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Problem Recognition – Comes first- Types of Risk – Perceived negative outcomes associated with a course of action, and the uncertainty about which path to takeo Financial – Cost of the product itselfo Social – What will others think of the purchase?o Performance – Will the product perform as expected?o Physical – Safety concerns and likelihood of harmo Time – Time spent searching for the product, plus service/maintenanceRoutine problem solving- Low risk/cost- Frequently bought items- Low importanceExtensive problem solving- High risk/cost- Infrequently bought items- Very important- Unfamiliar with product- Consideration vs. Inert vs. Inept Set - Consideration: total set of alternatives considered (most important, typically 3-4)- Inert: Rejected options- Inept: Options not yet considered- Actual State – Can occur from depletion or change in situation- Ideal State – Can change without the actual state changing; comprised of expectations, aspirations, and life changesNeed perception occurs when there is a perceived difference between the ideal and actual states- Causes of Problem Recognition - Inventory runs out- Family life cycle (e.g. children may need different things)- Changing reference groups- Dissatisfaction- Boredom, novelty-seeking- New needs – Ads/new products can influence this- How Marketers Influence Problem Recognition - Educate consumers about the problem – products that are novel, complex, risky or durable- Remind consumers about the problem – products that are common, well-understood or frequently purchased- Exaggerate the problem – Non-risky products and products where the problem is underestimated by the consumerConsumer search goals: Optimizers search for the best solution to a problem, satisficers search for a solution that is “good enough”Information Search - Pre-Purchase Search – Situational involvement; problem specific, often temporary- Ongoing Search – Motivational involvement; not problem specific, long-term search, search itself is sometimes the consumption activity- Internal vs. External Search- Internal: Uses experiences and beliefso Brands: Consideration set – based on prototypical brand/familiarityo Attributes: Accessibility and salience o Evaluations/experiences- External: Magazines, salespeople, word of mouth; consumers engage in surprisingly little external searcho High MAOo Pre-purchase search: stems from problem recognitiono Ongoing search: Enduring involvemento Amount of external search goes from very little for people with little prior knowledge toa lot of external search with middling amounts of prior knowledge to very little external search for those with high prior knowledge - Amount of Search influenced by:- Involvement and opportunity- Consumer expertise- Product risk- Search goals- Confirmation Bias – Tendency to interpret, seek out, and create information that confirms our beliefs- Behavioral Confirmation – Self-fulfilling prophecy; behaving in ways that elicit the outcome we expect (phone study)High-Effort Decision Making - Evaluative vs. Determinant Criteria - Evaluative – Attributes, features, or potential benefits that consumers consider when evaluating possible solutions to a problem- Determinant – Evaluative criteria most carefully considered and directly related to the actual choice that is made- Features vs. Benefits - Features are performance characteristics- Benefits are perceived favorable outcomes that result from the presence of a particular feature- Compensatory Models – Good attributes can make up for bad; greatest number of positive featureso Multi-attribute model – rate importance of each attribute then rate each brand’s performance on that attributeo Additive Difference – Compare brands two at a time, take ratings and subtract 1 brand from the other and reject the brand with the lower total- Non-Compensatory Models – Reject negative featureso Elimination by Aspects – Compare brands on an attribute chosen probabilistically; more importance means it’s more likely to be picked; reject alternatives that don’t meet the minimum standardo Conjunctive – Set a minimum acceptable cutoff level for each attribute; select the brand that meets the minimumo Disjunctive – Set an acceptable standard (usually higher than a minimum level) for each attribute; choose the first alternative that meets this standard on one attributeo Lexicographic – Choose the brand that performs best on the most important attribute- When are different models used? - Number of alternatives- Marketers can structure info the way they want consumers to process them; we process info the way it is displayedFirst consideration set -> Non-compensatory methods -> reduced consideration set -> compensatory method -> choiceLow-Effort Decision Making - Heuristics – Resource saving rules of thumb; low MAO for low-effort decision making - Reinforcement – leads to continued use of heuristics - Complexity – More choices lead to increased interest; limited choices increased sales/satisfaction; dependent on satisficing/optimizing attitudes- Different Heuristics o Availability – Relying on readily available knowledge rather than examining other alternativeso Representativeness – Evaluation of an item/event is affected by the resemblance of that item/event toits category; people overestimate the importance of how well someone represents a categoryo Anchoring-and-Adjustment – Initial and often irrelevant starting points for estimations; people tend to under-adjusto Compromise Effect – Intermediate brands seem like “safe bets” to consumerso Asymmetric Dominance – Specific change in choice between 2 options, when a 3rd is present; 3rd option is dominated by only 1 of current options; “decoy effect”o Defaults – Consumers anchor on defaultso Framing – How you frame a question or statement affects people’s preference- Heuristics in Consumer Choice o Affect – “How do I feel about it?”o Normative – Choose what others are usingo Variety-Seeking – Choose something newo Habit – Choose what you normally chooseo Price – Choose the least/most expensive Behavioral Finance - Inertia – State of imbalance between the ideal state and the actual state- Anticipated Regret - - Constructive Preferences and Price- Economics: Preferences are fixed- Marketing: People often construct their preferences between alternatives on the spot- Value is subjective and relative - Prospect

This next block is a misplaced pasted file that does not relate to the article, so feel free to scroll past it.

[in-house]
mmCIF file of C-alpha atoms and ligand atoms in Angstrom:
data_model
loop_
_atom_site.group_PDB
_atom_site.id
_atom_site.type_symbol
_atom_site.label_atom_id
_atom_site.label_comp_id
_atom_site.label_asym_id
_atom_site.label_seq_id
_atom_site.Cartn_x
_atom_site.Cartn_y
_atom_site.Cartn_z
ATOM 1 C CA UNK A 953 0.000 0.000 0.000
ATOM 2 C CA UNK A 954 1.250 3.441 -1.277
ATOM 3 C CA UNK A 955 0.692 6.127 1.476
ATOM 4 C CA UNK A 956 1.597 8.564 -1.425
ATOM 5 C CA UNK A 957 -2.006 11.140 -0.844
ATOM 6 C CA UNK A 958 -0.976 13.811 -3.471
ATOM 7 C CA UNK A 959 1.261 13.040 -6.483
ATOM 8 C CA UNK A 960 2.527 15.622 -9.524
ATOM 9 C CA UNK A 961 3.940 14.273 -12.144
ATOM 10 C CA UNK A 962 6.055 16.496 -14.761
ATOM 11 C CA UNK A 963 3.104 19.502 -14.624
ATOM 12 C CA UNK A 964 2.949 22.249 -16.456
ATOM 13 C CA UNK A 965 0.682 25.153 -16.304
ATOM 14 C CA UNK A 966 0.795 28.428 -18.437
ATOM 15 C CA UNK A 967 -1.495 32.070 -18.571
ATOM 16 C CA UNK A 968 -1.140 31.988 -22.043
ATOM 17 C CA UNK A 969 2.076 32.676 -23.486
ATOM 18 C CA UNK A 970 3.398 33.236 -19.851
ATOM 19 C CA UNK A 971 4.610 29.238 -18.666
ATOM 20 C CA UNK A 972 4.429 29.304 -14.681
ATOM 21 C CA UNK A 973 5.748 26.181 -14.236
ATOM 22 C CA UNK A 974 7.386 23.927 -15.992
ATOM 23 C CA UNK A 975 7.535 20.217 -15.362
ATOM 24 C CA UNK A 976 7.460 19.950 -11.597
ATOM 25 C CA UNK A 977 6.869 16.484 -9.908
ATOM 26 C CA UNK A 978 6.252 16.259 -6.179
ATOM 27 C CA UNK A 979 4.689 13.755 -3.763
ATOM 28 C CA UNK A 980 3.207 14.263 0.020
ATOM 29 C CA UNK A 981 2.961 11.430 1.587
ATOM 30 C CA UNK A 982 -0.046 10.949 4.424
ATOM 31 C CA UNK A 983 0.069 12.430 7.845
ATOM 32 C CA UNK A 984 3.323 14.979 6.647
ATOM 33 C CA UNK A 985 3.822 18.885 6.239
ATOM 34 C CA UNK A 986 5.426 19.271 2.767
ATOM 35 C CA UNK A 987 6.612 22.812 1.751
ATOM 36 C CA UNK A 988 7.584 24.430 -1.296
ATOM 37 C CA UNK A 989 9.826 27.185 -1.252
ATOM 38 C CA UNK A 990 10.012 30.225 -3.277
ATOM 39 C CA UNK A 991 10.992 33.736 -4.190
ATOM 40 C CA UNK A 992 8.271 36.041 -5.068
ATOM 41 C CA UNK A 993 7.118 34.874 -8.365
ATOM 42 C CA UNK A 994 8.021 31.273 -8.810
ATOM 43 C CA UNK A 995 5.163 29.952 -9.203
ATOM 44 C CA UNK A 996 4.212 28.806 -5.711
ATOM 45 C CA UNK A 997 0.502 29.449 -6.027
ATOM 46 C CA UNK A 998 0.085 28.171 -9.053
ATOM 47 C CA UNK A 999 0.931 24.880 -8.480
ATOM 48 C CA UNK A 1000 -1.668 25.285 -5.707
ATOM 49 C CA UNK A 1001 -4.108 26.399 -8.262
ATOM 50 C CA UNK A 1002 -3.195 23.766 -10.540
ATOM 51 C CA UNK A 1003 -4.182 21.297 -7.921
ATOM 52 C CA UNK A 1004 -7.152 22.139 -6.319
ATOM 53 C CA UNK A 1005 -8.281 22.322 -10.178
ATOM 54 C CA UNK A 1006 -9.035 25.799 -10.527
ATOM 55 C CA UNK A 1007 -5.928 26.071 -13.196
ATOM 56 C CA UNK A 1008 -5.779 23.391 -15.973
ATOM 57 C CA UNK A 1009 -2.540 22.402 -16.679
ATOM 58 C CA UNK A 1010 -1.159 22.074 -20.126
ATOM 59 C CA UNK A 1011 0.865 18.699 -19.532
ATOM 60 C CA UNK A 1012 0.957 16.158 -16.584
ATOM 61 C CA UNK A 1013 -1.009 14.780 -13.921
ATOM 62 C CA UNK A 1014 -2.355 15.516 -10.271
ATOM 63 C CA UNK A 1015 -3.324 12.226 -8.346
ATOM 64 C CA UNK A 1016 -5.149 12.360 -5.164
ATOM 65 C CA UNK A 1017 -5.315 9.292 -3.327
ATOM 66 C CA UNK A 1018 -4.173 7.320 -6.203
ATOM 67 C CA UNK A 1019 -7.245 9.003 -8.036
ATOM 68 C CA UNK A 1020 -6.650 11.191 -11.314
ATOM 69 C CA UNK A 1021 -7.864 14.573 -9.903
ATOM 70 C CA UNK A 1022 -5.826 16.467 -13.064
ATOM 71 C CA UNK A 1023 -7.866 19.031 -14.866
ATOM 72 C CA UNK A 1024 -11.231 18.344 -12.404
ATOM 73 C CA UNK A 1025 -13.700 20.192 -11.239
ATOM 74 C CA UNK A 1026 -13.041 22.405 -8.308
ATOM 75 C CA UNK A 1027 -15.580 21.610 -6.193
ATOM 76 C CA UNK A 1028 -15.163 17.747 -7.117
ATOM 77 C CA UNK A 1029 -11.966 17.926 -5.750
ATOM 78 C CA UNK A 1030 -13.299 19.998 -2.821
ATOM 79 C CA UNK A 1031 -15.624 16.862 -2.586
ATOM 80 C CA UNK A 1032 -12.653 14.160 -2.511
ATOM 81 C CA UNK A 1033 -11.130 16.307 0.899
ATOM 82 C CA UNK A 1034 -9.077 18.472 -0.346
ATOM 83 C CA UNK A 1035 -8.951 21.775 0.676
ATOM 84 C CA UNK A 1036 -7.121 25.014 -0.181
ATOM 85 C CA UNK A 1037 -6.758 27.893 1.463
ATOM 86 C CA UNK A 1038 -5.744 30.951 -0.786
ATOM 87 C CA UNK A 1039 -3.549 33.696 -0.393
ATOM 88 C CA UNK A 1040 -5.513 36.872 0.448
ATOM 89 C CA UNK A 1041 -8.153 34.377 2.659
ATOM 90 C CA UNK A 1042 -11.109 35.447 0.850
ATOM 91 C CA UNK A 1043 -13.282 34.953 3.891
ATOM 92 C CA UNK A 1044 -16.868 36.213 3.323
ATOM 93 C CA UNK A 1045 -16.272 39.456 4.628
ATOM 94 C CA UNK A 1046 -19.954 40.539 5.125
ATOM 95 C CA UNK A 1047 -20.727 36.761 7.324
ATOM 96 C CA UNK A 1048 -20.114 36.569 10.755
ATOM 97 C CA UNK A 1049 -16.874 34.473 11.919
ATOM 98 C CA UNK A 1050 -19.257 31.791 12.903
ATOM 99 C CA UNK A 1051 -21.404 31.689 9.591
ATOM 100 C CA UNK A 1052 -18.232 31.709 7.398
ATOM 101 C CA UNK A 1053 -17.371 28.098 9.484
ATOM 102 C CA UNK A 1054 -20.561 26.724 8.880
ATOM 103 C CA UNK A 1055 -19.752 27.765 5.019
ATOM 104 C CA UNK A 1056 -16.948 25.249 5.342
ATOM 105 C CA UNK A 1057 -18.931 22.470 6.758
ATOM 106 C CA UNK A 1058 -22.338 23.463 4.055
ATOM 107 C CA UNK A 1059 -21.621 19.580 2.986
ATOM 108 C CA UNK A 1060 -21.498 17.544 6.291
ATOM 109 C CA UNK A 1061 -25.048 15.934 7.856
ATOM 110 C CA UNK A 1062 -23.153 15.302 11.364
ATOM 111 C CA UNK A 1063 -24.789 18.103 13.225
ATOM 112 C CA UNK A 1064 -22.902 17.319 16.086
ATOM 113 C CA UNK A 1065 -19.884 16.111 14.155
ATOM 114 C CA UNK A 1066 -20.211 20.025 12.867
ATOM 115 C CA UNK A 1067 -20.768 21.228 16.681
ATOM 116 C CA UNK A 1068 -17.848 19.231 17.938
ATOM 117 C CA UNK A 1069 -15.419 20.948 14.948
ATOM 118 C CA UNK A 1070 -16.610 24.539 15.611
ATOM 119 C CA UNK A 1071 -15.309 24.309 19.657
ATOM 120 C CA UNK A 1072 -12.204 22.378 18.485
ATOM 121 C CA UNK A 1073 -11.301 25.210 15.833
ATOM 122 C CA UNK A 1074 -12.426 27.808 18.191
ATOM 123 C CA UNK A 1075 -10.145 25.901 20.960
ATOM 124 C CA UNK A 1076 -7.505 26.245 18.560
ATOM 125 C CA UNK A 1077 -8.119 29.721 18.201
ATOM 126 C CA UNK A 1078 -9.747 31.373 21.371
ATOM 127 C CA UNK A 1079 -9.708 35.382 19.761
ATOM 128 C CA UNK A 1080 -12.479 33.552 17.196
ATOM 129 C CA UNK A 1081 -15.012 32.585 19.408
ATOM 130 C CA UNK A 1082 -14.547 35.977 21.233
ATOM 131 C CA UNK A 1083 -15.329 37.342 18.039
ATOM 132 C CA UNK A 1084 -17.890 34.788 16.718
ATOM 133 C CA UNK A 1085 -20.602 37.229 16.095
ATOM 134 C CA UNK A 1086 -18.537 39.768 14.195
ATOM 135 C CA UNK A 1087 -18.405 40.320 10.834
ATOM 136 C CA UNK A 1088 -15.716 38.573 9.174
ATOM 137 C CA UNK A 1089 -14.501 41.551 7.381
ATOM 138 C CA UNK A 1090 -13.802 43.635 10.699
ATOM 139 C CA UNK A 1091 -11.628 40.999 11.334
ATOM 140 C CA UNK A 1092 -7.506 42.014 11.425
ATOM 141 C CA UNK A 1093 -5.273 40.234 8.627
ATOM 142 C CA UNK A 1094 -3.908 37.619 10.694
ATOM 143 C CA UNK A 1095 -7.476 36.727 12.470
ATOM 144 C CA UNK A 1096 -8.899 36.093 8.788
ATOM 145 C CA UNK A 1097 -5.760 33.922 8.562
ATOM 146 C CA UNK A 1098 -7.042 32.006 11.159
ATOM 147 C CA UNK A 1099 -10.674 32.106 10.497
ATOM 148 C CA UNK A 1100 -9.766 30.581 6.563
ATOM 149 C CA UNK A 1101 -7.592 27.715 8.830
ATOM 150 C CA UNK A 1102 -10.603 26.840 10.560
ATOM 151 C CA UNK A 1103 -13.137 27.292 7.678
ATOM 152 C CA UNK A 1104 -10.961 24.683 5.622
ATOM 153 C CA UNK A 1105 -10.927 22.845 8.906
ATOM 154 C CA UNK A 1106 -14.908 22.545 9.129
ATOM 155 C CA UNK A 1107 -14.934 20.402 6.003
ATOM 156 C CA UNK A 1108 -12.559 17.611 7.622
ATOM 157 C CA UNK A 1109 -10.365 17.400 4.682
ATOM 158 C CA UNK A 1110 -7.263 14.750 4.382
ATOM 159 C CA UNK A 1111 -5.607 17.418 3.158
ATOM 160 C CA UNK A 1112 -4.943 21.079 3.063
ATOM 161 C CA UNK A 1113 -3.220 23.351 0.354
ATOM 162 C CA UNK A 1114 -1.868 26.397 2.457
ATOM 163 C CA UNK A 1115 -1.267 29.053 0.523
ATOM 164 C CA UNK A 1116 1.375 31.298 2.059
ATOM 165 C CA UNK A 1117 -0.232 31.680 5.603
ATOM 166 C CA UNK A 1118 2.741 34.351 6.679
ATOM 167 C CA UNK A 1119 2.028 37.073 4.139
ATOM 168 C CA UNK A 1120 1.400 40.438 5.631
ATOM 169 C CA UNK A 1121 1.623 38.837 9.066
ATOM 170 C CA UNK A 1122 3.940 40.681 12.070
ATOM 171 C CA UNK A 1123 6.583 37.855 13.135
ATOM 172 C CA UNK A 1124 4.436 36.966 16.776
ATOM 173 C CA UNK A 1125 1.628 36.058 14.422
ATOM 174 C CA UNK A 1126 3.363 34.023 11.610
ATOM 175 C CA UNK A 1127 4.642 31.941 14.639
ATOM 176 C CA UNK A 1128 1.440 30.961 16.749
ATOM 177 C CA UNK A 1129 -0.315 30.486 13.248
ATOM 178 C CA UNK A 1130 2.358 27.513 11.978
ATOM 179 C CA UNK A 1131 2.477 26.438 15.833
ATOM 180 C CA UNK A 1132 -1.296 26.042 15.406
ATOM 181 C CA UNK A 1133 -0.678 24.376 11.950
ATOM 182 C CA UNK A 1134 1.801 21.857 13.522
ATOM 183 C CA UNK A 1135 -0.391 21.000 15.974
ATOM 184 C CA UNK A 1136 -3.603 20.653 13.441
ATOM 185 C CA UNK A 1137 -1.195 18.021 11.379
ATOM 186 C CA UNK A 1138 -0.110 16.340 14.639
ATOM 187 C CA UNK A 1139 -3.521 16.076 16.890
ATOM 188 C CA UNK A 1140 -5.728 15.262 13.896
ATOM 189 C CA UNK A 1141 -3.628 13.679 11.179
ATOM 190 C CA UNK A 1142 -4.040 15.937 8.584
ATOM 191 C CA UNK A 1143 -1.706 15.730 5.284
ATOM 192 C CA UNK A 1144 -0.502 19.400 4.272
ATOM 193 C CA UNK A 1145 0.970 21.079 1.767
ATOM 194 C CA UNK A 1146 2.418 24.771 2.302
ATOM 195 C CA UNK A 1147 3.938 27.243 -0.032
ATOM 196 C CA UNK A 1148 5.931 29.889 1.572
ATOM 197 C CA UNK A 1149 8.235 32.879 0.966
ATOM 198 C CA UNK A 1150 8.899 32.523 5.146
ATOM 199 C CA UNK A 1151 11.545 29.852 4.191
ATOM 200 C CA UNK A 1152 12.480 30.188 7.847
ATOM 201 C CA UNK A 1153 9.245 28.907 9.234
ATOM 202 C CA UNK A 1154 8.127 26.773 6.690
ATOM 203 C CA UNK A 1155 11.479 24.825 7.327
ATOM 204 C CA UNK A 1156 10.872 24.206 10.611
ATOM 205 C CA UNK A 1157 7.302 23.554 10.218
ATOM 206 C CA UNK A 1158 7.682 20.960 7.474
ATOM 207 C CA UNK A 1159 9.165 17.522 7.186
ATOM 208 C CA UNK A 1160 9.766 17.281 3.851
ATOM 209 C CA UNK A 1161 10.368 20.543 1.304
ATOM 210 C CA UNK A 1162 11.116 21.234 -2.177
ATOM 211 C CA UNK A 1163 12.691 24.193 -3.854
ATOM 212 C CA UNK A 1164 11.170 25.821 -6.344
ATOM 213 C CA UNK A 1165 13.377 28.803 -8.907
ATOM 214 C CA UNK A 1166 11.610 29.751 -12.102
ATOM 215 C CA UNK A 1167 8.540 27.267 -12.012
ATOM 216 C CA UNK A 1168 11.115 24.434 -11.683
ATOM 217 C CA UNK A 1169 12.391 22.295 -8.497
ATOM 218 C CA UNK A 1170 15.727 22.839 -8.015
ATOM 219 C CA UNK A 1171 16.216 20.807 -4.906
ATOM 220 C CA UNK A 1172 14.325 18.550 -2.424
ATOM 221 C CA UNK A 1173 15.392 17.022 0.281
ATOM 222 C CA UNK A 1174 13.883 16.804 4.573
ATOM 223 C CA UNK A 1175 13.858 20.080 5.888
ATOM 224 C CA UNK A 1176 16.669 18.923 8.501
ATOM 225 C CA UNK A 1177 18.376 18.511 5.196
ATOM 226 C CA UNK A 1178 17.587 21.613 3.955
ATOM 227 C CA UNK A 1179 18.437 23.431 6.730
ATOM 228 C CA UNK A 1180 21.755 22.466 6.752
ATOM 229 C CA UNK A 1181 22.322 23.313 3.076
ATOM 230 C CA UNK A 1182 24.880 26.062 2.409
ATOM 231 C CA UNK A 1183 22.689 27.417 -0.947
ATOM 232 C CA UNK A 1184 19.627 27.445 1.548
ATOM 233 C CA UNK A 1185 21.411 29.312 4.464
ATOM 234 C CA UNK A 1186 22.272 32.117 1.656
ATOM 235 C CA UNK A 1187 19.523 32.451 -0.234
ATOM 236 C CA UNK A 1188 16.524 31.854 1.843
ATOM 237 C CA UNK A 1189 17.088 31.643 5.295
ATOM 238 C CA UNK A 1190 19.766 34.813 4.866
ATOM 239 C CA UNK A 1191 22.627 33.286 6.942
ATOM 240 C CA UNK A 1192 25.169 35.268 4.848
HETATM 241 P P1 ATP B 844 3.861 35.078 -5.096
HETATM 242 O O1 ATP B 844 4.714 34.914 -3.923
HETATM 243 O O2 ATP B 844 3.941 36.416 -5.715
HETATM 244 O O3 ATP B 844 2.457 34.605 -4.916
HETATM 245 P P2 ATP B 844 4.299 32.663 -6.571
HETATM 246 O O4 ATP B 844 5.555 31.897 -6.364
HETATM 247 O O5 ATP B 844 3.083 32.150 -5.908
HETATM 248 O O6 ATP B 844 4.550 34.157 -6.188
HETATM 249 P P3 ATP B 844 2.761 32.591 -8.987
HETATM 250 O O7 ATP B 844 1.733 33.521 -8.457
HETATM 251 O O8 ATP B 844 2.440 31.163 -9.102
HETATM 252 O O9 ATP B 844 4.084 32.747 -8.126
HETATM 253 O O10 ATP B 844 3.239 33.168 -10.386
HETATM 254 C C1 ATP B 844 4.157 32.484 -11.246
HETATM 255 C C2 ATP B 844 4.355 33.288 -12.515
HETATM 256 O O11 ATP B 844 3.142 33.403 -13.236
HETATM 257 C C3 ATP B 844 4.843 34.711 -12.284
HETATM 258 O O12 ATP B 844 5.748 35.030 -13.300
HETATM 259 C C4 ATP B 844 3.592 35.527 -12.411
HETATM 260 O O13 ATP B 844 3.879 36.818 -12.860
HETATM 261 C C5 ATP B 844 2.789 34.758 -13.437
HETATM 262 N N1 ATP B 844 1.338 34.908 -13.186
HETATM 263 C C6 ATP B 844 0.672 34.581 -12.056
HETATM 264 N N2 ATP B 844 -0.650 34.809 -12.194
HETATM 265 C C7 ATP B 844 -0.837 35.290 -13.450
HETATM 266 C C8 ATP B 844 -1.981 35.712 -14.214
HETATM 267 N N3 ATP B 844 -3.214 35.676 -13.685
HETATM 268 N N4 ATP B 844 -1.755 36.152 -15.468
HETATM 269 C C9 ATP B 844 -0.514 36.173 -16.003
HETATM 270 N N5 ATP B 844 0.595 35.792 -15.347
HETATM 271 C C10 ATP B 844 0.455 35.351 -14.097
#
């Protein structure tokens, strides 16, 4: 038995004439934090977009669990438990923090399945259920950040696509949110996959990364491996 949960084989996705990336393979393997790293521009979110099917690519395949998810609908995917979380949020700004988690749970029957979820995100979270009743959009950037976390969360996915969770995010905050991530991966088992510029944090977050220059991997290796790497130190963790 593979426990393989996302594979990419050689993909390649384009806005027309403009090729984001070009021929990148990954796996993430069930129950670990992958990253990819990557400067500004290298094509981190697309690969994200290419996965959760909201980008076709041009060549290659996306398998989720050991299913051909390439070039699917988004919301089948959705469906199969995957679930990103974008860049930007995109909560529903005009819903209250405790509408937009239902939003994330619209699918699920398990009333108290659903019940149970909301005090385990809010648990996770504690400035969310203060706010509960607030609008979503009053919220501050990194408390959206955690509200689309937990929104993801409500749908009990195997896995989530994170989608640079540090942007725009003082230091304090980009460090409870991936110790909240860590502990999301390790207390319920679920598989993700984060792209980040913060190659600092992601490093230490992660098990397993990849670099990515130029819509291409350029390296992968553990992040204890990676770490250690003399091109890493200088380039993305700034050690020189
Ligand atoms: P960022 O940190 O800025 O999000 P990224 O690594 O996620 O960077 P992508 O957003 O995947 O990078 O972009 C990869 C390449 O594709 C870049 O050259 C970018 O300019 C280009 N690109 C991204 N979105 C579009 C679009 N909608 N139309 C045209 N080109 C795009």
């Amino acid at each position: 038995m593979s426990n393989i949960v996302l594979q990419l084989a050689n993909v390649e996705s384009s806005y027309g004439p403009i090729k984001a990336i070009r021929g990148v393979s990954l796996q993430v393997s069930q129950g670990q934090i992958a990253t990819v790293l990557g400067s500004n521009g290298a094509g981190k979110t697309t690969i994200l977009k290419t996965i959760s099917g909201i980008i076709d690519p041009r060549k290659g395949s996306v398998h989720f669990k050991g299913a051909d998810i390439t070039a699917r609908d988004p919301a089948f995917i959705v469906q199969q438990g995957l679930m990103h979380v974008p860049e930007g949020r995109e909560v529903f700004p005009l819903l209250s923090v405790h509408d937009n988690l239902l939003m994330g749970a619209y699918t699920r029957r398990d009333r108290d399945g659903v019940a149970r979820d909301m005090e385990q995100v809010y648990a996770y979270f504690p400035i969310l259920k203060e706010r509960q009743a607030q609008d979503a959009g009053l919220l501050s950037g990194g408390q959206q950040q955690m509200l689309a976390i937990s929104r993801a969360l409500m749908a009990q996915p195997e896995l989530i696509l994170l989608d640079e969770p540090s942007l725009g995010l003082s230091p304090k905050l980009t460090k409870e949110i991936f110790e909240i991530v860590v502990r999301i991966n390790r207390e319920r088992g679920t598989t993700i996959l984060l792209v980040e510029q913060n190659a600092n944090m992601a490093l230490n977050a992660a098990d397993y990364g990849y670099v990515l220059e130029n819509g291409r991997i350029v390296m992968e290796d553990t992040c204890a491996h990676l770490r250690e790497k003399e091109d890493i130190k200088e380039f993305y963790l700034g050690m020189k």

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Pitt BUSMKT 1441 - Problem Recognition